Anthroponyms seta SALEMA, António

4th governor-general of Brazil.

António Salema taught at the University of Coimbra. After that he took the position of High Court judge. He had been holding office in the captaincy of Pernambuco since 7 October, 1570, when he was appointed governor-general of Brazil.

After Mem de Sá?s death, Brazil was split into two sections, each with its governor: the Northern territory was under the command of Counsellor Luís Brito de Almeida, and the region south of Porto Seguro was entrusted to António Salema, who ruled over it from 1574 to 1577.

Before leaving for Rio de Janeiro, António Salema met with Luís Brito de Almeida in Salvador. They decided to change the law with regard to the enslavement of the natives, upon advice received from Judge Fernão da Silva and the Jesuits. The law of those times favoured abusive behaviour on the part of the settlers and acted as an obstacle on the natives? freedom, as opposed to what had been intended by Mem de Sá.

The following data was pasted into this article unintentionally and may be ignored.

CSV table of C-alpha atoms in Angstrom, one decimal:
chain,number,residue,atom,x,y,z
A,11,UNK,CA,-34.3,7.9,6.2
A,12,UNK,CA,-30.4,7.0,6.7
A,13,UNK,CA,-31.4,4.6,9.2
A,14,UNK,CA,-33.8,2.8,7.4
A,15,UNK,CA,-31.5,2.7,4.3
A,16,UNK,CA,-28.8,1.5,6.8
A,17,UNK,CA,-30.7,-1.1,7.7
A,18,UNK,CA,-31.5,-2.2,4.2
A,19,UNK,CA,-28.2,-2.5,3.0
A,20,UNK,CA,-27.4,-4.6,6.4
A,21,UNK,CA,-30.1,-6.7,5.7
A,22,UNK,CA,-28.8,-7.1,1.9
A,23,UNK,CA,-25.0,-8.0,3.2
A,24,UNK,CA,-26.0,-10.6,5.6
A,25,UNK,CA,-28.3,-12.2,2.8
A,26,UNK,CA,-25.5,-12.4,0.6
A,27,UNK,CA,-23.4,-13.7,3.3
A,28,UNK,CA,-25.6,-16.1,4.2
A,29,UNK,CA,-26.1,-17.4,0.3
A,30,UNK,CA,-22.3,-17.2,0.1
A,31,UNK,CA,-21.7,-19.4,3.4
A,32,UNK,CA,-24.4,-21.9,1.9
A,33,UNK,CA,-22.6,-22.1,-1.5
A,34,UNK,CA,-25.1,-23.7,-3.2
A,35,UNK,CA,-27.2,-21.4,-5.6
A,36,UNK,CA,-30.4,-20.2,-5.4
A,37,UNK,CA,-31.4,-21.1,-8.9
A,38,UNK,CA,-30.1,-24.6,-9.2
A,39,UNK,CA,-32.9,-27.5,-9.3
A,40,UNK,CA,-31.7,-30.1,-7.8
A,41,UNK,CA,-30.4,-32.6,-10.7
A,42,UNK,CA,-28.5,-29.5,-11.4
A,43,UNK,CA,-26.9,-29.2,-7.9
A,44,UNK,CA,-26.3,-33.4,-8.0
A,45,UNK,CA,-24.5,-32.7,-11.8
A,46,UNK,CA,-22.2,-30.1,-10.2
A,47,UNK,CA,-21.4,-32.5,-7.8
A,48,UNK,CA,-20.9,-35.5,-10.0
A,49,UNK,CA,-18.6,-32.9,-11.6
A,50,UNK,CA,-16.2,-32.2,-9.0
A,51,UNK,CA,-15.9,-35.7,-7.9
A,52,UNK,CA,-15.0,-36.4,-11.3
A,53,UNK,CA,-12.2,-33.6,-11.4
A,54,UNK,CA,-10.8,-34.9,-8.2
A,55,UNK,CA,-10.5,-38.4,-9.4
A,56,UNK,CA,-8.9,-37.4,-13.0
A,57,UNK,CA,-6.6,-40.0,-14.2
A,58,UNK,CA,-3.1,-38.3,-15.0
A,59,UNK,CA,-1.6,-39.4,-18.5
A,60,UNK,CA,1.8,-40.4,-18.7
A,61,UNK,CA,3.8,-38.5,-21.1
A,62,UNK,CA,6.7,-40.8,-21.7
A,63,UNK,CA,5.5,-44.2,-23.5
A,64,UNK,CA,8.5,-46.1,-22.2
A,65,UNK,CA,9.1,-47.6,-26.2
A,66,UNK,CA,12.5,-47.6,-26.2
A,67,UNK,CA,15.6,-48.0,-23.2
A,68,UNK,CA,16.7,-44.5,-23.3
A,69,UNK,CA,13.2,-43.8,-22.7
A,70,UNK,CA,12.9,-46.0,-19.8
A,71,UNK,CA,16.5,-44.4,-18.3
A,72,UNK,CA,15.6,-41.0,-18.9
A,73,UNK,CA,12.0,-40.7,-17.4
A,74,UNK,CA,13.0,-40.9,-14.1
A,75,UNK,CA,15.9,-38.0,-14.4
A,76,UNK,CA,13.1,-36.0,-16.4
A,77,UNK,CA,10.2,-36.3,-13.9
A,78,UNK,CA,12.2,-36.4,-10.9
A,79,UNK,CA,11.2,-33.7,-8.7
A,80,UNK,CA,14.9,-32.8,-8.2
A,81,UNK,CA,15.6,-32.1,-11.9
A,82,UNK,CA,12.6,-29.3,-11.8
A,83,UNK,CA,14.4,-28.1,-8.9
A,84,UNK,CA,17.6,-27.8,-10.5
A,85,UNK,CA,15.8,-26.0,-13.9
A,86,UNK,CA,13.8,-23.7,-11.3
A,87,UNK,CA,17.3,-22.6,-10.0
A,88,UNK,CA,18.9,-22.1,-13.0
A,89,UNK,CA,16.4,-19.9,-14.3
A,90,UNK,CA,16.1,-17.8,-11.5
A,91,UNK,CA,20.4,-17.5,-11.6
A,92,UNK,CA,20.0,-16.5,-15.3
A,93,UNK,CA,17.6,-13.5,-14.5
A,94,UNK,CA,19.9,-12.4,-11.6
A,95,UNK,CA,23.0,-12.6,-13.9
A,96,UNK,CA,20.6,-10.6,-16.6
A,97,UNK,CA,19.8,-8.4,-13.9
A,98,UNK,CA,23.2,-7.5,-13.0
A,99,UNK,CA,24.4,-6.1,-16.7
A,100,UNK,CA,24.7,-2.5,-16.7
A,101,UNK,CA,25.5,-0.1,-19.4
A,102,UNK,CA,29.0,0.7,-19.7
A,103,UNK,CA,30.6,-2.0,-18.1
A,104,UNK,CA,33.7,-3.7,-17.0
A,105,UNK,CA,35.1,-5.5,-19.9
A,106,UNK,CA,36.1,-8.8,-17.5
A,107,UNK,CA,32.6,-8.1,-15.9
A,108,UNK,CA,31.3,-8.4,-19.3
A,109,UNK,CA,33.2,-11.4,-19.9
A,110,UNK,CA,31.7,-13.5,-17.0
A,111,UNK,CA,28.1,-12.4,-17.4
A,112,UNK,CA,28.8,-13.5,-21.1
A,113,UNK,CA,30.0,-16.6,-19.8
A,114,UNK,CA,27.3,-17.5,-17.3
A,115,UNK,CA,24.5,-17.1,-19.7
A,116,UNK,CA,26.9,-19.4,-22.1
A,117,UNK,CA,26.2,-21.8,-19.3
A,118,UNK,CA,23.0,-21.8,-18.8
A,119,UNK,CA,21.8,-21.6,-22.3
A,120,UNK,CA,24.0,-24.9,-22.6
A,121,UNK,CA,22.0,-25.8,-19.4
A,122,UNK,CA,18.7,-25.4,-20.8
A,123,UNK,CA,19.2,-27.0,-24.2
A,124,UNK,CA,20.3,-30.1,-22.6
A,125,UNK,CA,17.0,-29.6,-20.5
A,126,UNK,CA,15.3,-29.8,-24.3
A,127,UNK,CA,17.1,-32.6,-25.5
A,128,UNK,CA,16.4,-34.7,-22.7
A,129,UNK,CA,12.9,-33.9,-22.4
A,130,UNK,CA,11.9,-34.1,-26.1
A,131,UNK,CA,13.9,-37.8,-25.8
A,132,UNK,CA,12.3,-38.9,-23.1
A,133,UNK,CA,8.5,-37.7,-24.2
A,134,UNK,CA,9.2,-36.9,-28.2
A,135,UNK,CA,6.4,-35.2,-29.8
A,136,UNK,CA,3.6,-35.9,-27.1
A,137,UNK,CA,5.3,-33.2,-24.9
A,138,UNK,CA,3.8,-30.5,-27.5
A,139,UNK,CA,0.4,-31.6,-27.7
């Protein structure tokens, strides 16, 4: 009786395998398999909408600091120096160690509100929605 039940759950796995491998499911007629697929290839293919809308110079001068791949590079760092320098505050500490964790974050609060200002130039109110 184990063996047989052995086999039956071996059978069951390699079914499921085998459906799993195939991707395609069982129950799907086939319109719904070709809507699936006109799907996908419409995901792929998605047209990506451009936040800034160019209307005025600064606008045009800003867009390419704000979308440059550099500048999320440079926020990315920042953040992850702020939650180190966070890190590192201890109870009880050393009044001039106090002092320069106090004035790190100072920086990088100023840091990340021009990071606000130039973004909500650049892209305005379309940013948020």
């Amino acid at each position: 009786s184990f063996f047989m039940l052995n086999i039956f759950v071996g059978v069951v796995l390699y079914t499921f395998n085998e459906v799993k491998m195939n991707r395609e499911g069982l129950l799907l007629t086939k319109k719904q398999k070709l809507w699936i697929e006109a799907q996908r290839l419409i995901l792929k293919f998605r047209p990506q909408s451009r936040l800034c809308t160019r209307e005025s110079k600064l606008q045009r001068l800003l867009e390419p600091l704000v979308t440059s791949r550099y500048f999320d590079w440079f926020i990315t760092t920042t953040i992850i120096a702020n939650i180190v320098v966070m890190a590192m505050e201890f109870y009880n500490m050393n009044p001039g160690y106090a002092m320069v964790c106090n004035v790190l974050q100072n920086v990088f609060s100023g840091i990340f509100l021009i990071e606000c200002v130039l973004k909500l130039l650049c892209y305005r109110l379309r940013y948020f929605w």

One of the main difficulties he had to face was the hostility of the natives who were contrary to Portuguese settlements. Besides posing a threat of rebellion, they often formed alliances with representatives of foreign powers who happened to be around the coast. In Cape Cold the French kept a trading post where they engaged in commercial activities with the Tamoio Indians, namely trading Brazilwood. The governor joined settlers and natives into a group, and managed to besiege the enemy. In his history of Brazil, Varnhagen says that António Salema wrote a book about this event, but that it got lost.

CAMPO BELO, Conde de, Governadores Gerais e Vice-Reis do Brasil, Lisboa, Agência Geral das Colónias, 1935. Nova história da expansão portuguesa, dir. Joel Serrão e A. H. Oliveira Marques; vol.VI, O império luso-brasileiro: 1520-1620, coord. Harold Jonhson e Maria Beatriz Nizza da Silva, Lisboa, Estampa, 1992. VARNHAGEN, Francisco Adolfo de, História Geral do Brasil: antes da sua separação e independência de Portugal, São Paulo, Ed. Melhoramentos, 4ªed., 1948.

Author: Rita Domingues
Translated by: Leonor Sampaio da Silva

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